Rod-shaped Lactobacillus bacteria
Lactobacilli [sing: lactobacillus] are rod-shaped, gram-positive, fermentative, facultative anaerobic, or microaerophilic organotrophs that play an important and varied role in human health. Normally, they form straight rods but under certain conditions spiral or coccobacillary forms have been observed. In most cases, they form chains of varying lengths. Lactobacilli belong to the lactic acid bacteria and comprise a major part of this group. As their name implies, they produce lactic acid and derive energy from the fermentation of lactose, glucose, and other sugars to lactate via homofermentative metabolism.
About 85-90% of the sugar utilized in the fermentative process is converted to lactic acid. Also, some heterofermentative lactobacilli produce alcohol in addition to lactic acid from sugars. This acid-producing mechanism inhibits the growth of other organisms and favors the growth of lactobacilli that thrive in low-pH environments. ATP is generated during the process by non-oxidative substrate-level phosphorylation.
Lactobacilli have a generation time ranging from 25 to several hundred minutes. The optimal growth temperature ranges from 30 to 40 °C, although some thermophilic strains grow well and have highly activated metabolism at temperatures around 45 °C.
Lactobacilli are ubiquitous and normally harmless. In humans and animals, they are found in the intestinal tract and perform many beneficial functions, including immunomodulation, suppression of enteric pathogens, and maintenance of intestinal flora. On the contrary, Lactobacilli decompose plant material and are responsible for spoiling vegetables, fruits, beverages, and other nutrients. L. casei and L. brevis are two of the most common beer-spoilage organisms. Certain lactobacilli like L. delbrueckii are known to cause urinary tract infections.1
Life without Lactobacilli is unimaginable: They are used in the production of yogurt, cheese, chocolate, sourdough bread, sauerkraut, pickles, kimchi (a traditional Korean pickled dish), beer, wine, cider, and many other fermented foods. Lactobacilli are also important in animal feed (silage) production. They produce lactic acid, lower the pH and thereby inhibit the growth of bacteria.
Many studies have shown the beneficial effect of a healthy intestinal Lactobacilli-containing microflora. Their potential therapeutic roles include anti-inflammatory, anti-cancer, and boosting the immune system, among other benefits. As a result, Lactobacilli are often added to foods as a probiotic supplement.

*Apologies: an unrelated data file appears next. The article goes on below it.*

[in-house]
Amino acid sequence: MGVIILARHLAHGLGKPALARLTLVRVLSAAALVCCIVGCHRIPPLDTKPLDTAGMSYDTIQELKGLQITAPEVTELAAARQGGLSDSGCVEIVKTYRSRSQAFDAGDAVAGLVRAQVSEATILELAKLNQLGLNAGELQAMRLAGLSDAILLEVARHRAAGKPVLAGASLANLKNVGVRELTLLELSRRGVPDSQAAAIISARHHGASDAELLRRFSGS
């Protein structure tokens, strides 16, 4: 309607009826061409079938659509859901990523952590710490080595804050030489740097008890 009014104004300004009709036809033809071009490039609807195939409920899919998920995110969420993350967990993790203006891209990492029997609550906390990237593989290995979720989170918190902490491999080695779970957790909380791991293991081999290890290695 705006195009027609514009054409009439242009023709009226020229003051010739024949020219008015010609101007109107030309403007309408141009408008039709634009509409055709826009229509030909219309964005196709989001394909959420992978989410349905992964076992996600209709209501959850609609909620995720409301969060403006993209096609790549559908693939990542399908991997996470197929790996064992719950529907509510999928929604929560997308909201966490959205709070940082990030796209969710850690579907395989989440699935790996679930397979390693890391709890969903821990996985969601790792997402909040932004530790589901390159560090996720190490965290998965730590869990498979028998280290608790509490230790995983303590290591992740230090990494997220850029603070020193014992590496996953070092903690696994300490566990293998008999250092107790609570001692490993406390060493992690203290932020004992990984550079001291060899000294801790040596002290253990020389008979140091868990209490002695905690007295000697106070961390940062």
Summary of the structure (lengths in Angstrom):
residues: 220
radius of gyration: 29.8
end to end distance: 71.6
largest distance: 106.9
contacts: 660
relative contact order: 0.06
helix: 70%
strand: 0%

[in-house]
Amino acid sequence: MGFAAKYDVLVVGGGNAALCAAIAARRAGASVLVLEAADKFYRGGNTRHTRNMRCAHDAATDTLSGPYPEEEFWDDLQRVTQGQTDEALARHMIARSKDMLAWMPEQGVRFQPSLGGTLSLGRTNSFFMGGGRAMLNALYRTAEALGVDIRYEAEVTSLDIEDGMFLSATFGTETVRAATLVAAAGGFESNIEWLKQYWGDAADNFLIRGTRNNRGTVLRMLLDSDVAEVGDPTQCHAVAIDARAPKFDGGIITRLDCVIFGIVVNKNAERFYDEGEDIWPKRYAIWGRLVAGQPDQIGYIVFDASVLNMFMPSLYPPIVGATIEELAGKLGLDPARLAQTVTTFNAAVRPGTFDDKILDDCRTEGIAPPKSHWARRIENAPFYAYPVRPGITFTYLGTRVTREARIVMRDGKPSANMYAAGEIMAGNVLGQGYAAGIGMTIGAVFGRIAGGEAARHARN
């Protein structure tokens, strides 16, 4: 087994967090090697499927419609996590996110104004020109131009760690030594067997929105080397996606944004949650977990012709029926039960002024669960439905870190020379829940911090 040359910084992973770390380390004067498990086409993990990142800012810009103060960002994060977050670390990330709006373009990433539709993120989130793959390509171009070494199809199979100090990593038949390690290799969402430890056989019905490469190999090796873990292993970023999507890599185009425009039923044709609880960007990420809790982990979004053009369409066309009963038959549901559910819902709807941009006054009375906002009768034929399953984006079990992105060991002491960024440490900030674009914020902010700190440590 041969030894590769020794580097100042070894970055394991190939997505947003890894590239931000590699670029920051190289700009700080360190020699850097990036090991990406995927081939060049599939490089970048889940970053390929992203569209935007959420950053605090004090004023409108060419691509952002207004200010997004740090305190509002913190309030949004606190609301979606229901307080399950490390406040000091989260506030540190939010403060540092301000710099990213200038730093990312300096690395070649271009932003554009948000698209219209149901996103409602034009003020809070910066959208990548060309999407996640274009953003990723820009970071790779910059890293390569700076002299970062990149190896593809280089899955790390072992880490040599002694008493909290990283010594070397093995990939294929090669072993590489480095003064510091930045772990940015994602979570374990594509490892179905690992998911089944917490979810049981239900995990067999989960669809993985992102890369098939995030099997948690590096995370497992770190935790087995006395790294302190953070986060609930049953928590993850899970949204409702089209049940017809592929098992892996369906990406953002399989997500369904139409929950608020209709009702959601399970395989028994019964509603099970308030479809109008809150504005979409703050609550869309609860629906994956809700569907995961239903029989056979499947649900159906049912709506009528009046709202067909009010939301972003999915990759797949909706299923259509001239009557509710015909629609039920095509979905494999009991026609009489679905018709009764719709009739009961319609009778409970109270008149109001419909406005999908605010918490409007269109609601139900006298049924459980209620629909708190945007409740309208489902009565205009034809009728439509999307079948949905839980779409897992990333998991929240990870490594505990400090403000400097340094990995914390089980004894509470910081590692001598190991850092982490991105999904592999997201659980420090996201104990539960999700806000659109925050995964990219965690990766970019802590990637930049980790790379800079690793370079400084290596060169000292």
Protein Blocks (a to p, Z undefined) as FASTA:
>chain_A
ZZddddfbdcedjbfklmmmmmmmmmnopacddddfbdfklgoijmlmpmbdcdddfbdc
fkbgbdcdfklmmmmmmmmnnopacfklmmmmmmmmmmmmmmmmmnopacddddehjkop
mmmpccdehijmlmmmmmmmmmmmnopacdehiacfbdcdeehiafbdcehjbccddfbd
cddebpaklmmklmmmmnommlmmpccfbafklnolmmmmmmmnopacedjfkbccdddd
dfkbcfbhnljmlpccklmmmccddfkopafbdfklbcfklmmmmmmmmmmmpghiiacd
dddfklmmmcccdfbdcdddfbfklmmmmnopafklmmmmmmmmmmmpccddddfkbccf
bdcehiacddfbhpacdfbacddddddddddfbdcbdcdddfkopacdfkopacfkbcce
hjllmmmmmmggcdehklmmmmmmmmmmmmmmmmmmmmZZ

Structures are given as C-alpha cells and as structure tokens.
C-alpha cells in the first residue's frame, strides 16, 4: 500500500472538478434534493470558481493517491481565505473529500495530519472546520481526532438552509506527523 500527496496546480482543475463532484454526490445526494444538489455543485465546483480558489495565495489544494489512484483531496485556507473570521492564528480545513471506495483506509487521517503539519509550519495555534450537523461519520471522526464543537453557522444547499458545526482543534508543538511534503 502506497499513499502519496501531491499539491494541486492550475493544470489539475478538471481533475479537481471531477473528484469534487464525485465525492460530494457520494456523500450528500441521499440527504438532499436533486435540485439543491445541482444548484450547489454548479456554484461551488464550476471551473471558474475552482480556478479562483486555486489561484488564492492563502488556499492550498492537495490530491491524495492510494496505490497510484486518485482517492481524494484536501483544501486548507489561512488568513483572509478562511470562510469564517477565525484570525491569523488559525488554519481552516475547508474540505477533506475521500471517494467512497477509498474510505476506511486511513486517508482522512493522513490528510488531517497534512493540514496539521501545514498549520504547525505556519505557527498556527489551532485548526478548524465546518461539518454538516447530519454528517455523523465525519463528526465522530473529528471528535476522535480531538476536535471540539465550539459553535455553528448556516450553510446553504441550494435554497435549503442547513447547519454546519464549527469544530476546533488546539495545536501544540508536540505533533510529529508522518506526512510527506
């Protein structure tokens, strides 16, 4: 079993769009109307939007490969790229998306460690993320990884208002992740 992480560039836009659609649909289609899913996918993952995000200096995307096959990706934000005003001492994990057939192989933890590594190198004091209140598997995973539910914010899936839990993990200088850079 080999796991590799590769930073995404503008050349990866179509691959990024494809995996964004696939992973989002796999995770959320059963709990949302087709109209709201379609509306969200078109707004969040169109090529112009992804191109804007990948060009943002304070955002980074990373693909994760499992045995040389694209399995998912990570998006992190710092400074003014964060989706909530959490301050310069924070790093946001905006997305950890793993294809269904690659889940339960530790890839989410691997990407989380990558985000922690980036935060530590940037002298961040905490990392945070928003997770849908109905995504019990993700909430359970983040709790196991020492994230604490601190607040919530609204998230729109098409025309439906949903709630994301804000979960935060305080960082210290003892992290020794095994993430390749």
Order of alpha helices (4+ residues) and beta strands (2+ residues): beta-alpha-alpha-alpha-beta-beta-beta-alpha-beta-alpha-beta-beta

Selective media is widely used to differentiate lactobacilli based on their phenotype. Classical phenotypic tests for the identification of lactobacilli are based on physiological characteristics, like motility, growth temperature, respiratory type, and growth in sodium chloride, as well as on diverse biochemical characteristics, such as fermentation type, metabolism of carbohydrate substrates, production of lactic acid isomers, coagulation of milk and presence of specific enzymes like arginine dihydrolase. In Bergey’s Manual, Lactobacillus is described as a Gram-positive rod, non-spore forming, acid-fast negative, and catalase negative. The colony morphology on certain media is taken for presumptive identification. There are also three API tests (API 50 CH, LRA Zym, and API Zym) for identification, but the reliability of these tests has been questioned 2. Another interesting method is the protein fingerprint, where an SDS gel electrophoresis is made of the whole bacteria cell.
As a modern alternative, molecular biology-based methods, like PCR, can be consulted. However, they are often quite expensive. We provide a revolutionary molecular biology method – HybriScan® Rapid Microbial Test System that is rapid, easy, and cost-effective. Based on the detection of rRNA, this method completely avoids the need for PCR amplification. The sandwich hybridization test, called HybriScan®, is performed on a microtiter plate. The range of Lactobacilli detected by HybriScan® tests is listed in Table below.
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